Monday, 17 October 2016

Guest post by Marion Fairweather - Cost of the school day Project Manager, Child Poverty Action Group (CPAG) in Scotland.

Many families across Scotland are living on low-incomes and struggling to meet the basic costs of everyday life. Over the past years the cost of living has increased (between 2007- 2015 the price of food increased by 29%) and now over half the children living in poverty are from families where at least one adult in their household is in work- work is no guarantee against poverty.

In Glasgow the Poverty Leadership Panel established a project, delivered by Child Poverty Action Group in Scotland, to look at the cost of the school day and to find out how school costs impacted on low-income families. We worked with eight schools (four primary and four secondary schools), speaking to children, teachers and parents listening to their experiences of the ways that costs affect their experience of school. One of the main findings was that school costs, from uniforms, to school lunches to the summer trip, put pressure on families with already stretched budgets and can result in children missing out on valuable opportunities.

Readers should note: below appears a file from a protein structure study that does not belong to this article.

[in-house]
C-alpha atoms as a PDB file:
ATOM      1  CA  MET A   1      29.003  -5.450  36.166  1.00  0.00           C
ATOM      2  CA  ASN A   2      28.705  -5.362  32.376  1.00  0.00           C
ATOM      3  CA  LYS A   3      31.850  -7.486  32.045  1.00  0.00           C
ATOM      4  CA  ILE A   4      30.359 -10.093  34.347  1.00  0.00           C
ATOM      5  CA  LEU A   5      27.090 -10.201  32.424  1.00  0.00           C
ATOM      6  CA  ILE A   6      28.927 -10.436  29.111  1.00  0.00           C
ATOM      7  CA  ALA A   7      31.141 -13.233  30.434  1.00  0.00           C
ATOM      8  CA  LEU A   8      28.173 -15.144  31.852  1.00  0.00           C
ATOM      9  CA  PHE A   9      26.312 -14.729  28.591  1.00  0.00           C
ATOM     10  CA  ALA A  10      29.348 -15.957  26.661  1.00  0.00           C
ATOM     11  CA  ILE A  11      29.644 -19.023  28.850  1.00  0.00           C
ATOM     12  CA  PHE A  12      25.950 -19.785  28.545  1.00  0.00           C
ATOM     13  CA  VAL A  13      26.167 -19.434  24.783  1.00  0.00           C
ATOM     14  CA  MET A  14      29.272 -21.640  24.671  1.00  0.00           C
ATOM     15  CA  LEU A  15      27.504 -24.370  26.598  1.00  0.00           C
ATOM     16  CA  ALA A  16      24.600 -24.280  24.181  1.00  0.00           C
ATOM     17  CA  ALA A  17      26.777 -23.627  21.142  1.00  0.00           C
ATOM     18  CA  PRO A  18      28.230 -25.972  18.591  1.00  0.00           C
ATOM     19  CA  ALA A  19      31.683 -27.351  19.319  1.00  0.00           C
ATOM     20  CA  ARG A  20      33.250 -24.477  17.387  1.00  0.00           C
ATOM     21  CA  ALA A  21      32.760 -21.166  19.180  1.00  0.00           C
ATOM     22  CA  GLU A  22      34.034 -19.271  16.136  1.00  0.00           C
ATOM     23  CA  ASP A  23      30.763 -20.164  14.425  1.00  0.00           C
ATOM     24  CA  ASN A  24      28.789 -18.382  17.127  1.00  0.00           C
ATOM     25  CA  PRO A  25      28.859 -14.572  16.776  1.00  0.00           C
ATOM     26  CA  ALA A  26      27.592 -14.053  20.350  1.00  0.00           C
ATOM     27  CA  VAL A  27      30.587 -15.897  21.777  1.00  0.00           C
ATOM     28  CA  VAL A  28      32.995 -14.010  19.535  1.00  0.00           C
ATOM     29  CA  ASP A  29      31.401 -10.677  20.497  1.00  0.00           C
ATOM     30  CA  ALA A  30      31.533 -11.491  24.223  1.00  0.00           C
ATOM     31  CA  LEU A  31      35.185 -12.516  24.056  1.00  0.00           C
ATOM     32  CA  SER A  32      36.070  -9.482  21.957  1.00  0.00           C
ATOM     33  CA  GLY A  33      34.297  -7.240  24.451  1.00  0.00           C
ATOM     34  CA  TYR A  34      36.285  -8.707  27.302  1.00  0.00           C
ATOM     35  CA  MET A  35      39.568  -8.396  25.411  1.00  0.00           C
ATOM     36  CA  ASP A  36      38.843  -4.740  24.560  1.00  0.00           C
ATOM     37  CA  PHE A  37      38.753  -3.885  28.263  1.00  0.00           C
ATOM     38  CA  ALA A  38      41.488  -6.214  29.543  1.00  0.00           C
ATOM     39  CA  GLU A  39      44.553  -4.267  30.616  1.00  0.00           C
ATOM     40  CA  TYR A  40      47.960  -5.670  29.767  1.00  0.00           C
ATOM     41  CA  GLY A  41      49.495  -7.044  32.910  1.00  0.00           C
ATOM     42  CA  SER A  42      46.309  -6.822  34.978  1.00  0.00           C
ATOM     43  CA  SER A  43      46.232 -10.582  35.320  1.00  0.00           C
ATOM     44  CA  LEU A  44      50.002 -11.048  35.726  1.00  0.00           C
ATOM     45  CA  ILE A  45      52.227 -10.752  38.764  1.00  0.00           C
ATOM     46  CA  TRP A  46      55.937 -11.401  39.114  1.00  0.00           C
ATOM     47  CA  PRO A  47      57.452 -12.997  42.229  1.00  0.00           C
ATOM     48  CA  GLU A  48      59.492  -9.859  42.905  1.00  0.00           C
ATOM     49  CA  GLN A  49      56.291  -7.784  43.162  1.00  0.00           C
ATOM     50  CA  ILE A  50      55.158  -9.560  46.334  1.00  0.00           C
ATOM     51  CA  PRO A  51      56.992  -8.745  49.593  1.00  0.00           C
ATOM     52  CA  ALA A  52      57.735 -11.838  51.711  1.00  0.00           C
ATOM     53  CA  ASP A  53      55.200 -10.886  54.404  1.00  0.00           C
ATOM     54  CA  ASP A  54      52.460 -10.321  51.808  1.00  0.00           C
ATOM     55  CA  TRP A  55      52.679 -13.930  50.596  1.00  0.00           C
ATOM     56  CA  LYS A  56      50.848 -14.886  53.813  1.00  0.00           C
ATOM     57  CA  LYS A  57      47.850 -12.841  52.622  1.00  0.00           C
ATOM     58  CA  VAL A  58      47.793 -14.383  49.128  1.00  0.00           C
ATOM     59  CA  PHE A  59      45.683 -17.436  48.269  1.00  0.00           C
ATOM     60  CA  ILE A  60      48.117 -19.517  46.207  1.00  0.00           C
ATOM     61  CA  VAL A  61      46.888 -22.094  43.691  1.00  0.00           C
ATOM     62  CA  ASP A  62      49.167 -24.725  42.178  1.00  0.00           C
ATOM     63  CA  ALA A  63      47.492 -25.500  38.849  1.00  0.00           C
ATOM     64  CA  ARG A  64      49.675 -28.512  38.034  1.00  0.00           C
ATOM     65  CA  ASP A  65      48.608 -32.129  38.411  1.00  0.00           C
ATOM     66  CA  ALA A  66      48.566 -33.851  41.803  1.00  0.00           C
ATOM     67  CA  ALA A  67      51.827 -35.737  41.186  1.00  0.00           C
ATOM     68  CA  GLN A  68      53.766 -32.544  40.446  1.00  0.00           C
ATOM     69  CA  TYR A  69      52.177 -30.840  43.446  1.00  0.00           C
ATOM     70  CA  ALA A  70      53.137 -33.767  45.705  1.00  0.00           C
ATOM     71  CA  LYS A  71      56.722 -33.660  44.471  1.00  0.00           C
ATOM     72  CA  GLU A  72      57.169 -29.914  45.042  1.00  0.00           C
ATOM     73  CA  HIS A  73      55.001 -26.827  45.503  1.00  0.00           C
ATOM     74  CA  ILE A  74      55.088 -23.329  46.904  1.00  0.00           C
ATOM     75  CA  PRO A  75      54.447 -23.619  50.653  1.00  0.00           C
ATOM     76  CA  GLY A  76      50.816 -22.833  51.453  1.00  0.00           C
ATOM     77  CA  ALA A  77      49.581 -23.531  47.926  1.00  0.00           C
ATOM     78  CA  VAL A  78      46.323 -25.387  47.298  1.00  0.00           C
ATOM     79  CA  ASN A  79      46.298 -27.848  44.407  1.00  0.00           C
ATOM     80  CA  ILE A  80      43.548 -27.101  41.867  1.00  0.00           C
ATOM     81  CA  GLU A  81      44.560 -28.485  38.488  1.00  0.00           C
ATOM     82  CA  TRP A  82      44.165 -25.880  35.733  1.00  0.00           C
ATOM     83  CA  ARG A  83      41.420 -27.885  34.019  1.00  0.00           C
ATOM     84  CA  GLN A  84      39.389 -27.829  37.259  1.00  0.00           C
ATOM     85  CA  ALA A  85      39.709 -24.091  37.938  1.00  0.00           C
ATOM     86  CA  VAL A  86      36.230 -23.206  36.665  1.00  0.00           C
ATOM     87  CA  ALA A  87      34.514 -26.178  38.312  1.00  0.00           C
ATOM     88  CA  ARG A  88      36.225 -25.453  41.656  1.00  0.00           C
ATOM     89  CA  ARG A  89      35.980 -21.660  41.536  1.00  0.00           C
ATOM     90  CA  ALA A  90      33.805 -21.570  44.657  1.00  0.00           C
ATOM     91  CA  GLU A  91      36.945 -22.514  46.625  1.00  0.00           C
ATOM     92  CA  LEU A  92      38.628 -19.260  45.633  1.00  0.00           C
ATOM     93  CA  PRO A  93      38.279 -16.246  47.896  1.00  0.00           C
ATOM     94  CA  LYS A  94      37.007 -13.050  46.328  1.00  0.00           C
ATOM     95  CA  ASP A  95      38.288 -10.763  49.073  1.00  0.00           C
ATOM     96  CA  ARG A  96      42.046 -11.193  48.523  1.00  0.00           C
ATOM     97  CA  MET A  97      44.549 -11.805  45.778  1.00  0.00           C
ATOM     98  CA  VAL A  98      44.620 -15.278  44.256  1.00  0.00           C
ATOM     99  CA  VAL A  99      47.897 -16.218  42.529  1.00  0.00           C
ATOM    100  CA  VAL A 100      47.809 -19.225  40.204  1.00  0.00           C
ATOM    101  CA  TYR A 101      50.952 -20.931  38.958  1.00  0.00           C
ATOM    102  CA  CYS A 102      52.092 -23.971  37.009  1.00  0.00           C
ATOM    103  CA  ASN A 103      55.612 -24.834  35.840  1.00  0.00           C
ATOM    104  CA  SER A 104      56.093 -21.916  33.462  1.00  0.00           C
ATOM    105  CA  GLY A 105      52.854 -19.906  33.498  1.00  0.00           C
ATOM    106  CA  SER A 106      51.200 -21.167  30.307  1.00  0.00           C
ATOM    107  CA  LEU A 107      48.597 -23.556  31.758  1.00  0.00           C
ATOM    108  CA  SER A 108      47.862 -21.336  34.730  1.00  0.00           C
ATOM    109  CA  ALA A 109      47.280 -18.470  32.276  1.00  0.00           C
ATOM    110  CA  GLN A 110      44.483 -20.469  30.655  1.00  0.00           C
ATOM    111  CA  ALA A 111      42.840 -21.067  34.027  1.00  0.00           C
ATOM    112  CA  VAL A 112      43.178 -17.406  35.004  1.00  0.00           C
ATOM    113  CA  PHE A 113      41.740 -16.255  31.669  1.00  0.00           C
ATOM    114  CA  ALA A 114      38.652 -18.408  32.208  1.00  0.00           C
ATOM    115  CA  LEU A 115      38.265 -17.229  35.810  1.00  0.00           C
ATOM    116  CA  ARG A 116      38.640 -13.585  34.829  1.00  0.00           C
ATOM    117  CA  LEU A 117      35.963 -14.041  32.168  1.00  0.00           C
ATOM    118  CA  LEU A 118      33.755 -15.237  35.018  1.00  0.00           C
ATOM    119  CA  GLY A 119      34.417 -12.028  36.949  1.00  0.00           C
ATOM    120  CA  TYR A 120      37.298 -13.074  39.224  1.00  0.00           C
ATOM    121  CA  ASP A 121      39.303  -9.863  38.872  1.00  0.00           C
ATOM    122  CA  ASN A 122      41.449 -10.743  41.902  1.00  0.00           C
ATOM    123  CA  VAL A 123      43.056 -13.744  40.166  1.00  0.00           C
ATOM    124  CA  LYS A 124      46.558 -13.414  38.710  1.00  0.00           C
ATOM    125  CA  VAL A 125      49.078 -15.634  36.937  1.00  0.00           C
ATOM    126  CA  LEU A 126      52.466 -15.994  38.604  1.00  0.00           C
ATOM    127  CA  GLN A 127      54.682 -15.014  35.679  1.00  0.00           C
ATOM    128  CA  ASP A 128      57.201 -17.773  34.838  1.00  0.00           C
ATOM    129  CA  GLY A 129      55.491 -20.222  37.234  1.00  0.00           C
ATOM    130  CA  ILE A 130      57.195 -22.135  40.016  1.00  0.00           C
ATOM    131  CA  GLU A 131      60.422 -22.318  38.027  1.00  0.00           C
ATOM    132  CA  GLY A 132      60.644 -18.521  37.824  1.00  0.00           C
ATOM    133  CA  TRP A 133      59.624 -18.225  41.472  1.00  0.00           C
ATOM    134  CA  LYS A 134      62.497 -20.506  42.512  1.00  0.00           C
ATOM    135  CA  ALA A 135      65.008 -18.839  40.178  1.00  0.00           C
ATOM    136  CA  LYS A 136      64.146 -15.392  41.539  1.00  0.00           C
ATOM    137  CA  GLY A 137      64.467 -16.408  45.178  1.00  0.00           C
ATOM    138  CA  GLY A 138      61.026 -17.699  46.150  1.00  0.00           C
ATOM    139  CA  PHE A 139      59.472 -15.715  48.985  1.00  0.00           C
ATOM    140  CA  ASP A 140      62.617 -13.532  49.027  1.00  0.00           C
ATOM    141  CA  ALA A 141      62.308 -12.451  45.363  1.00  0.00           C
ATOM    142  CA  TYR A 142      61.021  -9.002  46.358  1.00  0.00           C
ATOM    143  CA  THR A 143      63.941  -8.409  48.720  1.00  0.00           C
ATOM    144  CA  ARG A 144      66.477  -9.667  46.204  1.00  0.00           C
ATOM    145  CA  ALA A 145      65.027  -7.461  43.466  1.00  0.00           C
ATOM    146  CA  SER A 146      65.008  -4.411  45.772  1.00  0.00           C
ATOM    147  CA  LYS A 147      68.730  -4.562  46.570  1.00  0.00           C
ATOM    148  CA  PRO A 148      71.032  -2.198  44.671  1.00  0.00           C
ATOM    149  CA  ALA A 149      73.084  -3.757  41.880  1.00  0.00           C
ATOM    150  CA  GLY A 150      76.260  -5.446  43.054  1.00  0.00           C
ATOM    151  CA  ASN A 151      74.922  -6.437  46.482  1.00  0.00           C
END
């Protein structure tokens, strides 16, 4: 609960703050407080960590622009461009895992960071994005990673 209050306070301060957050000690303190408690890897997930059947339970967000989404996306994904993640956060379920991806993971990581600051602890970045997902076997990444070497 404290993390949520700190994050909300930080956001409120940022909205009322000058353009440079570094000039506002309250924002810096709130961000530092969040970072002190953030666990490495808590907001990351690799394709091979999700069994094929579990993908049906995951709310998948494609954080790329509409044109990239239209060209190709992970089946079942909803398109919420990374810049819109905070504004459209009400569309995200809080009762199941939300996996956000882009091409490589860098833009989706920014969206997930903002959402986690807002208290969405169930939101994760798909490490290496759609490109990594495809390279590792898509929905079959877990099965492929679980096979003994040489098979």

It is around issues like cost that Parent Councils (PCs) and Parent Teacher Associations (PTAs) can play an invaluable role in raising parents’ concerns with the school and developing solutions to overcome the barriers that cost can create. From speaking to Parent Councils in Glasgow we know that they are doing great work, for example:

  • ·         Using money in their budget to provide a Halloween disco for free (which allowed lots of children who might otherwise have not attended to come)
  • ·         Running uniform banks providing low-cost new or nearly new uniforms for families
  • ·         Giving all children coming into Primary One a school tie (donated by former P7s)
The Cost of the school day report has also made PCs and PTAs stop and reflect on their own practice- thinking of when and how many fundraising events they have and if these risked putting pressure on low-income families. However, while PCs and PTAs really want to take action to reduce the cost of the school day, consulting with parents can be difficult. There is still a lot of stigma around poverty and it can be difficult for parents to admit that they are struggling to cover costs.

Cost of the school day, together with a working group of PCs and PTAs members from across Glasgow schools, are working to develop tools to help PCs and PTAs consult with parents and a bank of good practice ideas to reduce costs and ensure all children can take advantage of the opportunities open to them in school.

For more information about the Cost of the school day and the work we are doing please contact me at or visit our website at

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